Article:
"TO BE LEASED for Three Lives, of the Purchaser's Nomination, subject to the payment of the annual resered rent of £1.12s.0d. a LARGE AND CONVENIENT DWELLING HOUSE with BAKE-HOUSE and WORK-SHOPS, situate in South-street, opposite Preston-street, for many years in the possession of Mr. Samuel SPEARE, Baker, but now in the occupation of Mr. Wm WINGYETT.
For the disposal whereof, an Auction will be held at the Half Moon Inn, in Exeter, on Monday the 17th day of August next, at six o'clock in the evening.
To view the Premises, apply at the House; and for other particulars, to Mr. TURNER, Solicitor, Cathedral-yard, Exeter. - 19th July, 1820
Trewman's Exeter Flying Post or Plymouth and Cornish Advertiser (Exeter, England), Thursday, July 20, 1820; Issue 2862.
This morning, after a short and severe illness, aged 40 years, Mr. William WINGYETT, of this city, bread baker, leaving a widow and nine children to lament their loss.
Trewman's Exeter Flying Post or Plymouth and Cornish Advertiser (Exeter, England), Thursday, January 17, 1828; Issue 3259.
Mathew WINGYETT, 1777-1813
He could be the Mathew referred to in the newspaper report below:
EXETER, Wednesday, June 16:
"Sunday last died, Mr. Matthew WINGYETT, of this city, builder."
- Trewman's Exeter Flying Post or Plymouth and Cornish Advertiser (Exeter, England), Thursday, June 17, 1813; Issue 2493.
Charles WINGYETT, 1780-1809?
He could be the Charles referred to in the newspaper report below:
"Sunday, an inquest was held before Samuel WALKEY, gent. on the body of Mr. Charles WINGYETT, of this city, cabinet-maker, who cut his throat the preceding Thursday in a a fit of insanity; Verdict, lunacy."
- Trewman's Exeter Flying Post or Plymouth and Cornish Advertiser (Exeter, England), Thursday, June 1, 1809; Issue 2352.
James WINGYETT ??
He could be the James WINGYETT referred to in the newspaper report below:
EXETER: [Duty Free.
RE-JAMES WINGYETT, of Pillory Lane, Dartmouth, out of Business, previously of the King's Arms Inn, Shambles, Totnes, Innkeeper, previously of the New Road, Brixham, and formerly of Clarence Street, Plymouth, all in Devonshire, Ship Owner.
A Petition for protection from process having been on the 21st day of July 1845, filed by the said James WINGYETT in the Court of Bankruptcy for the Exeter District; the public sitting for the first examination of the said Petitioner will take place before Mr. COMMISSIONER BERE, at the said Court on the 5th day of August next, at Eleven o'clock in the Forenoon precisely, when any Creditor may be heard, and the choice of the Creditors' Assignees will take place at each sitting.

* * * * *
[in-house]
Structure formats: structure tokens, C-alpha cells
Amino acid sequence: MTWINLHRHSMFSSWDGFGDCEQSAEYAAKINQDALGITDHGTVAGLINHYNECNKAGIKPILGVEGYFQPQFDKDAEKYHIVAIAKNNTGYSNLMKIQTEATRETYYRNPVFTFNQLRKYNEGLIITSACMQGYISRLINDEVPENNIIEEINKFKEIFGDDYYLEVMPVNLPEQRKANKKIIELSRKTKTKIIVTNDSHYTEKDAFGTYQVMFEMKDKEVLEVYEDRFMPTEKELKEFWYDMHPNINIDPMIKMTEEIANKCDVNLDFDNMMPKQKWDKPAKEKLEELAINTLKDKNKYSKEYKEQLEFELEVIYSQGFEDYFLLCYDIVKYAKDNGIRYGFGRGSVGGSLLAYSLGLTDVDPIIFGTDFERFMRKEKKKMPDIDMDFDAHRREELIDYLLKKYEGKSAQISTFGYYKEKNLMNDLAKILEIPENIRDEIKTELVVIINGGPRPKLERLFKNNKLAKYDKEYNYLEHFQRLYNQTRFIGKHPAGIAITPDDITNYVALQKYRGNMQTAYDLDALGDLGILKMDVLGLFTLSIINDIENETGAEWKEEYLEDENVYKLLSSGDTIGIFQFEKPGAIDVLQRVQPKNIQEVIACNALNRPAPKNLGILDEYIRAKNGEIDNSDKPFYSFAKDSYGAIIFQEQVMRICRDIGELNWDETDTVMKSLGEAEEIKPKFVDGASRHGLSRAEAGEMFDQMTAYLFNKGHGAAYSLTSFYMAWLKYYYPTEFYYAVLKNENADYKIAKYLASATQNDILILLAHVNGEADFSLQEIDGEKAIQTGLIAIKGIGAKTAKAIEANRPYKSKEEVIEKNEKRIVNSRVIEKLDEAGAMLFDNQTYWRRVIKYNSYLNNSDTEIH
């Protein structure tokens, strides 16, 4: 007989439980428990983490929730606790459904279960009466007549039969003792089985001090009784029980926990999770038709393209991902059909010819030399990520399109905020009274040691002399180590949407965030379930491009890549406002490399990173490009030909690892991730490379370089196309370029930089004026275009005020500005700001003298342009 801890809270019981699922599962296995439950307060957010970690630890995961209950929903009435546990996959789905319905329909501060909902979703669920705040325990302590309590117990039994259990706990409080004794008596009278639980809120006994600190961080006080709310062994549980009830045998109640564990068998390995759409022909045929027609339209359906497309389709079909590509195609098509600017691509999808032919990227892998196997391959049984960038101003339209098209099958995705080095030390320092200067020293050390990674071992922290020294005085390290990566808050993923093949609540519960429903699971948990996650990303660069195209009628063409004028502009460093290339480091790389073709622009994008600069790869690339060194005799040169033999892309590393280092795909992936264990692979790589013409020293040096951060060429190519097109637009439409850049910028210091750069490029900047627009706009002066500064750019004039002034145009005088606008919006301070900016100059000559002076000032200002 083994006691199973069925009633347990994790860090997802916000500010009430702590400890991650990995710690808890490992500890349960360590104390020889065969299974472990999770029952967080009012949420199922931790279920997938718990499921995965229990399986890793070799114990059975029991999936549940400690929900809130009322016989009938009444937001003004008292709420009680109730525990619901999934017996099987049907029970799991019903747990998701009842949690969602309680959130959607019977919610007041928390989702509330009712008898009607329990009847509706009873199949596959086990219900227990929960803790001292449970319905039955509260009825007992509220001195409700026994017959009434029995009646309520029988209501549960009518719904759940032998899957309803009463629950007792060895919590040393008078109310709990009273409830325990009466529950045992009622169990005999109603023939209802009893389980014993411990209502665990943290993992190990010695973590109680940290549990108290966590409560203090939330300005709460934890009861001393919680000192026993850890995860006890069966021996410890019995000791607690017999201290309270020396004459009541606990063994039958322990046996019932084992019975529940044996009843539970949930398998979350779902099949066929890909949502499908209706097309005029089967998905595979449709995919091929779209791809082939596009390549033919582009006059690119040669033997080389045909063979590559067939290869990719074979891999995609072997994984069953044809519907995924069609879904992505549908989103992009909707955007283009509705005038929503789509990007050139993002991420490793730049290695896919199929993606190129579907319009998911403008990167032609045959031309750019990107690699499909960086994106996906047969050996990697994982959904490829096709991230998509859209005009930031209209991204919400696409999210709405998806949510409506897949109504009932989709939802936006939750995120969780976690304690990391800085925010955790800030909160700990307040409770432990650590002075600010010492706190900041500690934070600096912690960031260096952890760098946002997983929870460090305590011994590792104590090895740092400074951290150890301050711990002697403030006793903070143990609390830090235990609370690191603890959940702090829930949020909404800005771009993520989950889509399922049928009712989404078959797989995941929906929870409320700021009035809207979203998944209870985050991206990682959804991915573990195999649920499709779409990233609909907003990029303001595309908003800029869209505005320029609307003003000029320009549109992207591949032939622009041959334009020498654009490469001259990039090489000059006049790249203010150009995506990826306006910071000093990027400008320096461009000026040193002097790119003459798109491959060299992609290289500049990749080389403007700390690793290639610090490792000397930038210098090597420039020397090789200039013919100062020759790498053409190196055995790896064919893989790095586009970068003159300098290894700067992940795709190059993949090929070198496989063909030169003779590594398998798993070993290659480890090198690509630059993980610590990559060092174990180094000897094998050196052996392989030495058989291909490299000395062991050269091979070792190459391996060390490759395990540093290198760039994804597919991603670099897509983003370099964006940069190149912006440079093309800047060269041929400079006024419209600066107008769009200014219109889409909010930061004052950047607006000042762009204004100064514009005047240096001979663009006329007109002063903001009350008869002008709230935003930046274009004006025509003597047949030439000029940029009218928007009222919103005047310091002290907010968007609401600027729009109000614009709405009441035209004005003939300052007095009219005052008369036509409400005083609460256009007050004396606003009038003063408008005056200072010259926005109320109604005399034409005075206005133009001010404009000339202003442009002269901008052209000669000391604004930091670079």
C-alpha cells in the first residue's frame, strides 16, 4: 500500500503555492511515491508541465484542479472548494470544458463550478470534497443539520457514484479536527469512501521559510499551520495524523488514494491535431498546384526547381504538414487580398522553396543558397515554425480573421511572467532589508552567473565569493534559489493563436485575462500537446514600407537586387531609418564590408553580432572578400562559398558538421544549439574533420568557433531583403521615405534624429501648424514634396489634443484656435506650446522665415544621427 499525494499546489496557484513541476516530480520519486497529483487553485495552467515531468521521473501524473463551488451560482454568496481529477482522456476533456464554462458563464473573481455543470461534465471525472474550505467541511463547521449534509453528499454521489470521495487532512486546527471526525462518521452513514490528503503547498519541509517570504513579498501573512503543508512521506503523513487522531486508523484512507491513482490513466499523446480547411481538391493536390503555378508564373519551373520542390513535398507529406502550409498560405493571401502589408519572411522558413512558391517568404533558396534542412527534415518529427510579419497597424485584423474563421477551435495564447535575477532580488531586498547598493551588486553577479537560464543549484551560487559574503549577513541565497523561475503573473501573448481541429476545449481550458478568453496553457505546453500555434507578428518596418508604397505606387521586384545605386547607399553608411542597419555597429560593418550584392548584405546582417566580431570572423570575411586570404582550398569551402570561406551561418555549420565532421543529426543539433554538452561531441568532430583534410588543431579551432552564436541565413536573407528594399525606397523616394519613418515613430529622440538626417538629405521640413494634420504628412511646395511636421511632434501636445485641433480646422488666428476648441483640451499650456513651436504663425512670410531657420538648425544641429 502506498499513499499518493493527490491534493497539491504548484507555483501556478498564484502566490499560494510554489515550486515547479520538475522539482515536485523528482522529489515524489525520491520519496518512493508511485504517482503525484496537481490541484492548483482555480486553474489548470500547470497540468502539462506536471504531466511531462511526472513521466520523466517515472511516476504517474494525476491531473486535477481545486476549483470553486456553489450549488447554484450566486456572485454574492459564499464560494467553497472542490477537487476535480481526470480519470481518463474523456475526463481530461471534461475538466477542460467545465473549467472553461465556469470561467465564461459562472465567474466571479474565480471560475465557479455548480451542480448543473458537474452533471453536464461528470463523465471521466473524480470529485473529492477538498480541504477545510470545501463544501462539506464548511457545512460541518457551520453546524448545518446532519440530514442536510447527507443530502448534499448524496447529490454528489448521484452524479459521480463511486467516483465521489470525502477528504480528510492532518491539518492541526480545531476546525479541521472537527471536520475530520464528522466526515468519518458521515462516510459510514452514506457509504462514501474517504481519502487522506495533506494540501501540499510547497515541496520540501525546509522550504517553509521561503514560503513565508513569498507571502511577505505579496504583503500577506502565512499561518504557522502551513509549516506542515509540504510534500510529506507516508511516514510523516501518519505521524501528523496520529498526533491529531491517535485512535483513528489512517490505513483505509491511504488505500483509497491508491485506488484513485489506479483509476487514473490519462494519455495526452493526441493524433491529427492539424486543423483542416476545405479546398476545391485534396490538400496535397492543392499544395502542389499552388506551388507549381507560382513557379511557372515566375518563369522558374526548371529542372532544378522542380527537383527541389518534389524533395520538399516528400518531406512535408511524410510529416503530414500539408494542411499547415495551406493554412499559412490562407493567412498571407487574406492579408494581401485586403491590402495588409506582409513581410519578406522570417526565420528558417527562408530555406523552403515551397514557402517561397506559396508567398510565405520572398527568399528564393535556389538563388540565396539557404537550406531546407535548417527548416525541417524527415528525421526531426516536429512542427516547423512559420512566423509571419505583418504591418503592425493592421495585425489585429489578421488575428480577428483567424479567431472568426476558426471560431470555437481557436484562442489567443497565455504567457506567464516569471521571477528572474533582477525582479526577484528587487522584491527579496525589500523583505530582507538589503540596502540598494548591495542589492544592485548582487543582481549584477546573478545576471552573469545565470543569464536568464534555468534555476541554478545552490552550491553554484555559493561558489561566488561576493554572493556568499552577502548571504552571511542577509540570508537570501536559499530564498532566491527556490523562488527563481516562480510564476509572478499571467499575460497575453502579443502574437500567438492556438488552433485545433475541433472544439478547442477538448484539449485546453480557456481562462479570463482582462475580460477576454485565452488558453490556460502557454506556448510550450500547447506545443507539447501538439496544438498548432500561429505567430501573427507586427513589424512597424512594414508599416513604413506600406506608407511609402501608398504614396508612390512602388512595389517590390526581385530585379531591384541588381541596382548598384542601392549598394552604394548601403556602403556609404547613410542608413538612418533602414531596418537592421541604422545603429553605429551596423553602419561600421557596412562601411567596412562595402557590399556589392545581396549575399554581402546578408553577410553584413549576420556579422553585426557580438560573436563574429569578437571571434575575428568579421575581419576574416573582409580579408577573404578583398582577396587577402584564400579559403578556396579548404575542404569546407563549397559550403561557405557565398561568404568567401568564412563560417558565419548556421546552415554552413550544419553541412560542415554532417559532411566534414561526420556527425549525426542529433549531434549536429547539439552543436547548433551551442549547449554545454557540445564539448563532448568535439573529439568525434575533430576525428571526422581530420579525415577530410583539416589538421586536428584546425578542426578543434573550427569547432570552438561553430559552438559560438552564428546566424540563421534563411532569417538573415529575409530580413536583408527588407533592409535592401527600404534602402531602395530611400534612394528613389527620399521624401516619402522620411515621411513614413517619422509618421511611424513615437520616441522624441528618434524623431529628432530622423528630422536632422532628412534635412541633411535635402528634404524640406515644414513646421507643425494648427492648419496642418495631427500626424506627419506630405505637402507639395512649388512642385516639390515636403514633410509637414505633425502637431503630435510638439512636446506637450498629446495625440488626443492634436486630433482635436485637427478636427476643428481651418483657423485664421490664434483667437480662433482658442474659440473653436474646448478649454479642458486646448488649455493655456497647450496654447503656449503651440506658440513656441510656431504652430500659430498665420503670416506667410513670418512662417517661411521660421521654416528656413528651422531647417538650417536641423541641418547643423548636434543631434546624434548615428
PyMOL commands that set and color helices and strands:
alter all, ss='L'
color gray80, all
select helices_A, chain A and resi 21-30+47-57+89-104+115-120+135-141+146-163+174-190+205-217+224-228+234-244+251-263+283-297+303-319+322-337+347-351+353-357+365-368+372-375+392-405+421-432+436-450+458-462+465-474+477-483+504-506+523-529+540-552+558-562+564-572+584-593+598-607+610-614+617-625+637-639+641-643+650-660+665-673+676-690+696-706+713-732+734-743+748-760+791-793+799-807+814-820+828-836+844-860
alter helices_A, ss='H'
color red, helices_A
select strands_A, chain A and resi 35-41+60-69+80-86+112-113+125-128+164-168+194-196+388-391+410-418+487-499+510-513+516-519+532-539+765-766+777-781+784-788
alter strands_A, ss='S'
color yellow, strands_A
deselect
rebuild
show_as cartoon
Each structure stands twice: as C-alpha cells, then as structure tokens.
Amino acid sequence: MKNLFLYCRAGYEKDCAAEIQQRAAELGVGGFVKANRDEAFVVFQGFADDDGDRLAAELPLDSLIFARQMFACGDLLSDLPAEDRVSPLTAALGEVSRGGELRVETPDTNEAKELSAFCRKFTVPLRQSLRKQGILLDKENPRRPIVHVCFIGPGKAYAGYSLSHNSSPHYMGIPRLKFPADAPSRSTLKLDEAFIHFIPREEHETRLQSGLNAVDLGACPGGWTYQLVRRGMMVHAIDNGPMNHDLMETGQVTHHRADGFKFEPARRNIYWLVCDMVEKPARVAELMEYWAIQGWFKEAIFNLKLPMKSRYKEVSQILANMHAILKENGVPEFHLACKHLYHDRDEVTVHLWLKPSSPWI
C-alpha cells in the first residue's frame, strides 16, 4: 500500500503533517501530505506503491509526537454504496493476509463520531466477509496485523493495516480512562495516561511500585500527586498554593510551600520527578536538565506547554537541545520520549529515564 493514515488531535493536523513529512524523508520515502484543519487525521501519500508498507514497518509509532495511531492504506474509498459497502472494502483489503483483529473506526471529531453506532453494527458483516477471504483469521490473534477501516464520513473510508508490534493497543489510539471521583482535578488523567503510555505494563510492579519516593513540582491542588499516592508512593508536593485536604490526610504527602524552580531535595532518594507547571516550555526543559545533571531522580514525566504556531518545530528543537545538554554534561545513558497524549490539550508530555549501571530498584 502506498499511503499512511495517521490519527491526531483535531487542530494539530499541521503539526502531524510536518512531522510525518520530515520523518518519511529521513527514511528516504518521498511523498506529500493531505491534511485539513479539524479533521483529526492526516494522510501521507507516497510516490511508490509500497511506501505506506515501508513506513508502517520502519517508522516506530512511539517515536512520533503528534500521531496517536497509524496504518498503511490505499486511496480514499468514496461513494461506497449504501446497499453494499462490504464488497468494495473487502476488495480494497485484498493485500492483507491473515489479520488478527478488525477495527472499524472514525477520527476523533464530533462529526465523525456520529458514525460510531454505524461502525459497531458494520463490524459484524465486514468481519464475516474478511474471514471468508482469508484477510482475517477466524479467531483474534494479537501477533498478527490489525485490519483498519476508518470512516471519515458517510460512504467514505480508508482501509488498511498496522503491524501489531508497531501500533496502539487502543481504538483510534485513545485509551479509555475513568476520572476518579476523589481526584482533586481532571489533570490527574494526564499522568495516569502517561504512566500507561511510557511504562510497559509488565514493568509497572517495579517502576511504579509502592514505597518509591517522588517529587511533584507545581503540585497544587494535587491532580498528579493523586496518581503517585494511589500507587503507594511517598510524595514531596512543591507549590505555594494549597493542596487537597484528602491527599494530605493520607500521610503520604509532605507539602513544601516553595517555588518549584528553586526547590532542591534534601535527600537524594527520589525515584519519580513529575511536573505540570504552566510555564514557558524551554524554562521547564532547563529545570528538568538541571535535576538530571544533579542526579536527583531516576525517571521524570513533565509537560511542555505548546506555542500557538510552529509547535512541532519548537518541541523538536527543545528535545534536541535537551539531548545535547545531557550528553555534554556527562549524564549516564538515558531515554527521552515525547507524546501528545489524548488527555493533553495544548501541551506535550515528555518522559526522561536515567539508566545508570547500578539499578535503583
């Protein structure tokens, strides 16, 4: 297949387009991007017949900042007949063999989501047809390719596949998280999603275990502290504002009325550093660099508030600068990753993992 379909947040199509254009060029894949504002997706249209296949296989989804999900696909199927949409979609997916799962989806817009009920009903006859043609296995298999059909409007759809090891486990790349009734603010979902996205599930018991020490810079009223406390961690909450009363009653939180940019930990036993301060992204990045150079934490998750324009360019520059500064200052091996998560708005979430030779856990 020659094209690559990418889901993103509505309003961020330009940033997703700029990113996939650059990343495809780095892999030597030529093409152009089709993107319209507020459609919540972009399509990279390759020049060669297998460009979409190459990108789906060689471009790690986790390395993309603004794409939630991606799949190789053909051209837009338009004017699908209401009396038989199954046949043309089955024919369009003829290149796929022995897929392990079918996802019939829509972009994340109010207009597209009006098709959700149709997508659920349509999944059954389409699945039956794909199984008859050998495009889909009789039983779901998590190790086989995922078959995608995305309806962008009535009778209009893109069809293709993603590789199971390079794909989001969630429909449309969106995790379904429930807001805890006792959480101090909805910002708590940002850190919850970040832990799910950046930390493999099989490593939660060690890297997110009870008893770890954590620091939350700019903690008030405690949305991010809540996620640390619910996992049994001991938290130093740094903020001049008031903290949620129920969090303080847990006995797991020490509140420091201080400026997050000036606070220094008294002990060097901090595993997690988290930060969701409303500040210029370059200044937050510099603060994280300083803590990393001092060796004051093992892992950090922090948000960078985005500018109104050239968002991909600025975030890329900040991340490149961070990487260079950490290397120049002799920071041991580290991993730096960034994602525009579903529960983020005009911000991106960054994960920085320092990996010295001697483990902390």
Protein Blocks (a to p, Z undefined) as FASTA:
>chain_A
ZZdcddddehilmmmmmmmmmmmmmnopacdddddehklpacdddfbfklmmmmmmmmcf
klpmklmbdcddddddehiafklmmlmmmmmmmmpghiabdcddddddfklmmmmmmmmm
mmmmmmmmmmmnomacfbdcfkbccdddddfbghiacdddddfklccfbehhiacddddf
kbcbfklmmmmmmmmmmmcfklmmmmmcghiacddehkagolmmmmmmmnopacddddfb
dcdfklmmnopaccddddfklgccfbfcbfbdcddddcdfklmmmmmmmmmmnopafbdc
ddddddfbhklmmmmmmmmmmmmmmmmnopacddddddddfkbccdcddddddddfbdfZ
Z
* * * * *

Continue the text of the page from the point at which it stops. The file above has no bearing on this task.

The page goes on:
By order of the Commissioner
JOHN BULLIVANT, Messenger.
- Trewman's Exeter Flying Post or Plymouth and Cornish Advertiser (Exeter, England), Thursday, July 24, 1845; Issue 4152
The BEER WINGYETT vessel appears in several lists - probably owned by James the ship owner.
1831: HULL FOREIGN ARRIVED from Galipoli - Beer Wingyett, CORNISH.
1833: SUNDAY, JAN 6, Beer and Wingyett, CORNISH, from Naples at Messina
1834 PARTNERSHIPS DISSOLVED
Beer and WINGYETT, of Plymouth, ship owners, coal and iron merchants, and ship chandlers - Rodd and Bone, Devonport, solicitors.
1840 HAMBURG SHIPPING LIST - Dec 11 (furnished exclusively for
the Hull Packet.)
. . . CUXHAVEN: Sailed - Dec 6 . . .
. . . Beers Wingyett, BEE, for London.
1842, GRAVESEND, July 29: Arrived . . . Beer and Wingyett from Rotterdam . . .
1843, GRAVESEND, Jan 5: Arrived . . . Beer and Wingyett
from Rotterdam . . .
1843, PORT OF LONDON, January 9, VESSELES ENTERED OUTWARDS . Beer and Wingyett for Rotterdam . . .
1843 GRAVESEND, Jan 29th, . . . Sailed . . .Beer and Wingyett for Rotterdam . . .
[Before Sr. J. L. KNIGHT BRUCE]
LIDSTONE V WINGYETT
Mr. NICHOLS moved that the plaintiff might be at liberty to serve upon the defendant personally a copy of the traversing note, which the plaintiff had filed against him. The application was considered necessary, in as much as the orders of 1842 and 1845 directing service of a traversing note, referred only to cases in which a defendant defended in person, or by a solicitor. Here the defendant had been served with a subpoena, of which, it was stated, he had taken not notice whatever
The Vice-Chancellor thought that under the circumstances the motion was reasonable, and granted the leave prayed.
The Morning Chronicle (London, England), Tuesday, November 5, 1850; Issue 26187